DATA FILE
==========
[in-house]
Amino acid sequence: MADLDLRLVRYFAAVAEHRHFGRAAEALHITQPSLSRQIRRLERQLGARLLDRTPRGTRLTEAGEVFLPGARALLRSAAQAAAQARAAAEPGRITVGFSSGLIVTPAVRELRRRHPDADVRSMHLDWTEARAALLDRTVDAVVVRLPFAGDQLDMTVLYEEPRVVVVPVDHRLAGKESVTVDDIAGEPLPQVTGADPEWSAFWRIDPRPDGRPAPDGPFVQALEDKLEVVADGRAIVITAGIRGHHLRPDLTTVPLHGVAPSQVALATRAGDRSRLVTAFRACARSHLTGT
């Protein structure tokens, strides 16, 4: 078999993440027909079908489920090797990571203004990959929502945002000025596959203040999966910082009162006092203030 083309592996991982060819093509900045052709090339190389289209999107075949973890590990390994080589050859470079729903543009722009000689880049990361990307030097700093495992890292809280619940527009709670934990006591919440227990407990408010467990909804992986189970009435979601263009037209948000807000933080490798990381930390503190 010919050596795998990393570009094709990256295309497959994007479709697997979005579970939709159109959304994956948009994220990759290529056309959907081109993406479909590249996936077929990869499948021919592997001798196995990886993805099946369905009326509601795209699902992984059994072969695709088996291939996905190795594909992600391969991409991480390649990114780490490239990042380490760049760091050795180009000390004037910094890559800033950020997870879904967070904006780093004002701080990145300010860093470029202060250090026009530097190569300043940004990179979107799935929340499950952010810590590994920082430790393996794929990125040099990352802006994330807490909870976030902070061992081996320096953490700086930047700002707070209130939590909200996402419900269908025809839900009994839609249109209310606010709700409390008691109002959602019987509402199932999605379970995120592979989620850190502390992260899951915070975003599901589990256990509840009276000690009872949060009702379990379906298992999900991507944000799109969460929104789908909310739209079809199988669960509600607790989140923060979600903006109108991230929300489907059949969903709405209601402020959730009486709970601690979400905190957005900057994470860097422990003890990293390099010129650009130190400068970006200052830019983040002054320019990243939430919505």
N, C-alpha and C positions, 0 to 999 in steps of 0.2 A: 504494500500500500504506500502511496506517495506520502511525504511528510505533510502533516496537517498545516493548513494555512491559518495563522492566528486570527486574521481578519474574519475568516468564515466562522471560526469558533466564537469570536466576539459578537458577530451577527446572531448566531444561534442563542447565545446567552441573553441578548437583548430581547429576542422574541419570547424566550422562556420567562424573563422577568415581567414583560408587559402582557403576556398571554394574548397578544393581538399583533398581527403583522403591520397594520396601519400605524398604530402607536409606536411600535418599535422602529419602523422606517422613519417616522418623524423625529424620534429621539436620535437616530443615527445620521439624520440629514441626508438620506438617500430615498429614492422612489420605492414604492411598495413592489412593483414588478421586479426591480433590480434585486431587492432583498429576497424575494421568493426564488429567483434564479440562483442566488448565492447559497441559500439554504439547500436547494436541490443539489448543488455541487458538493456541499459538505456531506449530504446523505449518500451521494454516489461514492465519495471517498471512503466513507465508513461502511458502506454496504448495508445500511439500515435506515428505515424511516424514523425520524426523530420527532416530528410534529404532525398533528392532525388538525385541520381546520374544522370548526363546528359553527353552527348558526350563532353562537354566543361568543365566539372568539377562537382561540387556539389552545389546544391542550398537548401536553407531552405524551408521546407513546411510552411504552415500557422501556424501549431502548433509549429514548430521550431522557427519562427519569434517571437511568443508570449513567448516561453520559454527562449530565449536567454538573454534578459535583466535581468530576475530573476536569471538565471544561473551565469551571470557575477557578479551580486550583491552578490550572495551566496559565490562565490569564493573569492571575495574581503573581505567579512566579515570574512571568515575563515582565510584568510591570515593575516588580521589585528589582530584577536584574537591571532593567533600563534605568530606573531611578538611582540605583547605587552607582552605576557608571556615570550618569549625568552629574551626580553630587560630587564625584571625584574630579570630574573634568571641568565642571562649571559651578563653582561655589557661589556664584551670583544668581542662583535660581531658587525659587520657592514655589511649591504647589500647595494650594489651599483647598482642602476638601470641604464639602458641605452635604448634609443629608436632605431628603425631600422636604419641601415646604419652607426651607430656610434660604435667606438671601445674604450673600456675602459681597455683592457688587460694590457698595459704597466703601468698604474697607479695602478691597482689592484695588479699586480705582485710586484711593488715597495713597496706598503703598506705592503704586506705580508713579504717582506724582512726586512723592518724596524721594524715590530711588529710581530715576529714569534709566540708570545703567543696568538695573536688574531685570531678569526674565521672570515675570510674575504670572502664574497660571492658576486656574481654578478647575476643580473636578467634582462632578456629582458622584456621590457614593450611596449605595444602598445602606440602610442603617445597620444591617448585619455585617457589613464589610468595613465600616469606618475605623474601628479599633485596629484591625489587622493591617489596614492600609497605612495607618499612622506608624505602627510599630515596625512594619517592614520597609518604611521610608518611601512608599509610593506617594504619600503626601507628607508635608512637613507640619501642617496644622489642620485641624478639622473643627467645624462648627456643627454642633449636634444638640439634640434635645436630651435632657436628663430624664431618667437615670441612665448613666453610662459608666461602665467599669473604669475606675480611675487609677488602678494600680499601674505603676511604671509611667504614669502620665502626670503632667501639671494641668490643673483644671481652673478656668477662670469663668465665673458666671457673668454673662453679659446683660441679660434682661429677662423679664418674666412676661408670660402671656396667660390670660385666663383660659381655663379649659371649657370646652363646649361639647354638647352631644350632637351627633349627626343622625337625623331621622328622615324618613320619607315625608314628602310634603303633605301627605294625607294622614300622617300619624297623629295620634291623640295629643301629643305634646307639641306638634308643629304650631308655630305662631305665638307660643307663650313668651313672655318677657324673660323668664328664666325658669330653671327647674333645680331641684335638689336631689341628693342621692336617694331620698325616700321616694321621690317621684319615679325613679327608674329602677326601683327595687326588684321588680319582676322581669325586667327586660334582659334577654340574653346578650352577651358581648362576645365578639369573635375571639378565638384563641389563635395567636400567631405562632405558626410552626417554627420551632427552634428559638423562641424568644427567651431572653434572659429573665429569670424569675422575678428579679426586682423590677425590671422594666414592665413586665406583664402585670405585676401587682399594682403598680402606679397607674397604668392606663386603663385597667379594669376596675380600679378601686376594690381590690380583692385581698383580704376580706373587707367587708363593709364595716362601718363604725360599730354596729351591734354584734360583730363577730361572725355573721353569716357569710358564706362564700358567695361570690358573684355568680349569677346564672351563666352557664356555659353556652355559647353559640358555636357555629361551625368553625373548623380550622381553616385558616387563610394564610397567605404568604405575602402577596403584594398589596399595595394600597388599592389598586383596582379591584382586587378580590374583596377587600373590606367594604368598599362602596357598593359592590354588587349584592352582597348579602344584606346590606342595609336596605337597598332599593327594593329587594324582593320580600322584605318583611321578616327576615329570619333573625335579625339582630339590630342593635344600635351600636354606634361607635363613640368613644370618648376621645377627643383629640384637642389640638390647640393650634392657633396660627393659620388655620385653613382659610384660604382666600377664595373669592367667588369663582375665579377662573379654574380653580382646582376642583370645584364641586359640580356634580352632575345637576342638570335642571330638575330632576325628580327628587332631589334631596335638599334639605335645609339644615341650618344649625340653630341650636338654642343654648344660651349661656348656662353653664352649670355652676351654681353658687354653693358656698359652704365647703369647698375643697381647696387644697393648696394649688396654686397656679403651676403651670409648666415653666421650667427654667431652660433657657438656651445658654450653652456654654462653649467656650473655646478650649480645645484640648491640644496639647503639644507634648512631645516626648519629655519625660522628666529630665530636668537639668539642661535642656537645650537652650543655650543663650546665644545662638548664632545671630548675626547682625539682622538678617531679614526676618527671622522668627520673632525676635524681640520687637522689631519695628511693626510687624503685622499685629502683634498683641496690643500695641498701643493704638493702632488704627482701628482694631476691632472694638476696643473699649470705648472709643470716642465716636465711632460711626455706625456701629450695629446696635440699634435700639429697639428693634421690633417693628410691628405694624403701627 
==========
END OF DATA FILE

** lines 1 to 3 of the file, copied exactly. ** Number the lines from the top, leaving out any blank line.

[in-house]
Amino acid sequence: MADLDLRLVRYFAAVAEHRHFGRAAEALHITQPSLSRQIRRLERQLGARLLDRTPRGTRLTEAGEVFLPGARALLRSAAQAAAQARAAAEPGRITVGFSSGLIVTPAVRELRRRHPDADVRSMHLDWTEARAALLDRTVDAVVVRLPFAGDQLDMTVLYEEPRVVVVPVDHRLAGKESVTVDDIAGEPLPQVTGADPEWSAFWRIDPRPDGRPAPDGPFVQALEDKLEVVADGRAIVITAGIRGHHLRPDLTTVPLHGVAPSQVALATRAGDRSRLVTAFRACARSHLTGT
């Protein structure tokens, strides 16, 4: 078999993440027909079908489920090797990571203004990959929502945002000025596959203040999966910082009162006092203030 083309592996991982060819093509900045052709090339190389289209999107075949973890590990390994080589050859470079729903543009722009000689880049990361990307030097700093495992890292809280619940527009709670934990006591919440227990407990408010467990909804992986189970009435979601263009037209948000807000933080490798990381930390503190 010919050596795998990393570009094709990256295309497959994007479709697997979005579970939709159109959304994956948009994220990759290529056309959907081109993406479909590249996936077929990869499948021919592997001798196995990886993805099946369905009326509601795209699902992984059994072969695709088996291939996905190795594909992600391969991409991480390649990114780490490239990042380490760049760091050795180009000390004037910094890559800033950020997870879904967070904006780093004002701080990145300010860093470029202060250090026009530097190569300043940004990179979107799935929340499950952010810590590994920082430790393996794929990125040099990352802006994330807490909870976030902070061992081996320096953490700086930047700002707070209130939590909200996402419900269908025809839900009994839609249109209310606010709700409390008691109002959602019987509402199932999605379970995120592979989620850190502390992260899951915070975003599901589990256990509840009276000690009872949060009702379990379906298992999900991507944000799109969460929104789908909310739209079809199988669960509600607790989140923060979600903006109108991230929300489907059949969903709405209601402020959730009486709970601690979400905190957005900057994470860097422990003890990293390099010129650009130190400068970006200052830019983040002054320019990243939430919505």